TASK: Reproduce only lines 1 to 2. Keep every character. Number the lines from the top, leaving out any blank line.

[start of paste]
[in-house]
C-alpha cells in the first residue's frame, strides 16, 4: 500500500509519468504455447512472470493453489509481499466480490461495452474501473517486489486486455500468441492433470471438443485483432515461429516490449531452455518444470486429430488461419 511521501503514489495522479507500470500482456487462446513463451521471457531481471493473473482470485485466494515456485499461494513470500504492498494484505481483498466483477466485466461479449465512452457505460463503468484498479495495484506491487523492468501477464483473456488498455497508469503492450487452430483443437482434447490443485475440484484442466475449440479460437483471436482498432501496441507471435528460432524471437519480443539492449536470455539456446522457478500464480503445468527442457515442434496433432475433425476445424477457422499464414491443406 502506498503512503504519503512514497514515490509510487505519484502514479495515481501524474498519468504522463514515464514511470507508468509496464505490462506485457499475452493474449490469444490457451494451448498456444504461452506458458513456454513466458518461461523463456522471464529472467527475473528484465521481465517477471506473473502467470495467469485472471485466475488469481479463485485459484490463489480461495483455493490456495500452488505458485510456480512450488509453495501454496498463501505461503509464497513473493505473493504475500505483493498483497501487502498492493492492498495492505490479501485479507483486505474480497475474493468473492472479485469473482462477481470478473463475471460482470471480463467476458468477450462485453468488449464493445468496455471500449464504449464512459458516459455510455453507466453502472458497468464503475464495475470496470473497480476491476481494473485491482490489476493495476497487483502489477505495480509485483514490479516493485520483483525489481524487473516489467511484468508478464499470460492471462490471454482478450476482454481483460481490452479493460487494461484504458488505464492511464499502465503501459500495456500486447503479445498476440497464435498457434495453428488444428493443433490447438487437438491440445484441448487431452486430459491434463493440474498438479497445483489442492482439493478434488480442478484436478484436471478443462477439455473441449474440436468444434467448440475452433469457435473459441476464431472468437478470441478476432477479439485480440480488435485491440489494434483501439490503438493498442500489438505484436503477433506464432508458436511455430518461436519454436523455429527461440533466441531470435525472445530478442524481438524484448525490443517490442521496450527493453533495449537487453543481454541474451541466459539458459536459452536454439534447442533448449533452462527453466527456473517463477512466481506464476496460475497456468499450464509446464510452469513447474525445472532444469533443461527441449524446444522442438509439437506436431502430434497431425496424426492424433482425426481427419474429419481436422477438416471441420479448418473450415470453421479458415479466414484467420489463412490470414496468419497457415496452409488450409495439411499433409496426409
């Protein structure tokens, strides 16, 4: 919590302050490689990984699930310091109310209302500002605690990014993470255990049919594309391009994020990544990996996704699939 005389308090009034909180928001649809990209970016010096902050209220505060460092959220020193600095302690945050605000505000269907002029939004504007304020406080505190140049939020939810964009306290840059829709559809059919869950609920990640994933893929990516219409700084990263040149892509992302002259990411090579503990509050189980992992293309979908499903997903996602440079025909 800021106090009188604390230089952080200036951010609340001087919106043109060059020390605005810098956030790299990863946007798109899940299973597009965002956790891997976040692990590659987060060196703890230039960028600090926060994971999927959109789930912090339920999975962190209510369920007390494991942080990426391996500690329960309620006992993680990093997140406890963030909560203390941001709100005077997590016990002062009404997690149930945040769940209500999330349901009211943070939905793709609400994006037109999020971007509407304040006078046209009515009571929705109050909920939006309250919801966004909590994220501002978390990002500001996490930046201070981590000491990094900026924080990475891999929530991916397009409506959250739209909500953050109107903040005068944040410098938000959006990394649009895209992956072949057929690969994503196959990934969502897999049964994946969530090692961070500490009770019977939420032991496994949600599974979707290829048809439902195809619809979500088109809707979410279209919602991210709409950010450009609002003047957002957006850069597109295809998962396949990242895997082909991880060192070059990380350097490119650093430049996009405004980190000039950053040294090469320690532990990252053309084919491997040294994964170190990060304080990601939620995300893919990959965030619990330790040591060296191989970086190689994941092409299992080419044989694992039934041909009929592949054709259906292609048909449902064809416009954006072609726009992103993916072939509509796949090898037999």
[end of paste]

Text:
[in-house]
C-alpha cells in the first residue's frame, strides 16, 4: 500500500509519468504455447512472470493453489509481499466480490461495452474501473517486489486486455500468441492433470471438443485483432515461429516490449531452455518444470486429430488461419 511521501503514489495522479507500470500482456487462446513463451521471457531481471493473473482470485485466494515456485499461494513470500504492498494484505481483498466483477466485466461479449465512452457505460463503468484498479495495484506491487523492468501477464483473456488498455497508469503492450487452430483443437482434447490443485475440484484442466475449440479460437483471436482498432501496441507471435528460432524471437519480443539492449536470455539456446522457478500464480503445468527442457515442434496433432475433425476445424477457422499464414491443406 502506498503512503504519503512514497514515490509510487505519484502514479495515481501524474498519468504522463514515464514511470507508468509496464505490462506485457499475452493474449490469444490457451494451448498456444504461452506458458513456454513466458518461461523463456522471464529472467527475473528484465521481465517477471506473473502467470495467469485472471485466475488469481479463485485459484490463489480461495483455493490456495500452488505458485510456480512450488509453495501454496498463501505461503509464497513473493505473493504475500505483493498483497501487502498492493492492498495492505490479501485479507483486505474480497475474493468473492472479485469473482462477481470478473463475471460482470471480463467476458468477450462485453468488449464493445468496455471500449464504449464512459458516459455510455453507466453502472458497468464503475464495475470496470473497480476491476481494473485491482490489476493495476497487483502489477505495480509485483514490479516493485520483483525489481524487473516489467511484468508478464499470460492471462490471454482478450476482454481483460481490452479493460487494461484504458488505464492511464499502465503501459500495456500486447503479445498476440497464435498457434495453428488444428493443433490447438487437438491440445484441448487431452486430459491434463493440474498438479497445483489442492482439493478434488480442478484436478484436471478443462477439455473441449474440436468444434467448440475452433469457435473459441476464431472468437478470441478476432477479439485480440480488435485491440489494434483501439490503438493498442500489438505484436503477433506464432508458436511455430518461436519454436523455429527461440533466441531470435525472445530478442524481438524484448525490443517490442521496450527493453533495449537487453543481454541474451541466459539458459536459452536454439534447442533448449533452462527453466527456473517463477512466481506464476496460475497456468499450464509446464510452469513447474525445472532444469533443461527441449524446444522442438509439437506436431502430434497431425496424426492424433482425426481427419474429419481436422477438416471441420479448418473450415470453421479458415479466414484467420489463412490470414496468419497457415496452409488450409495439411499433409496426409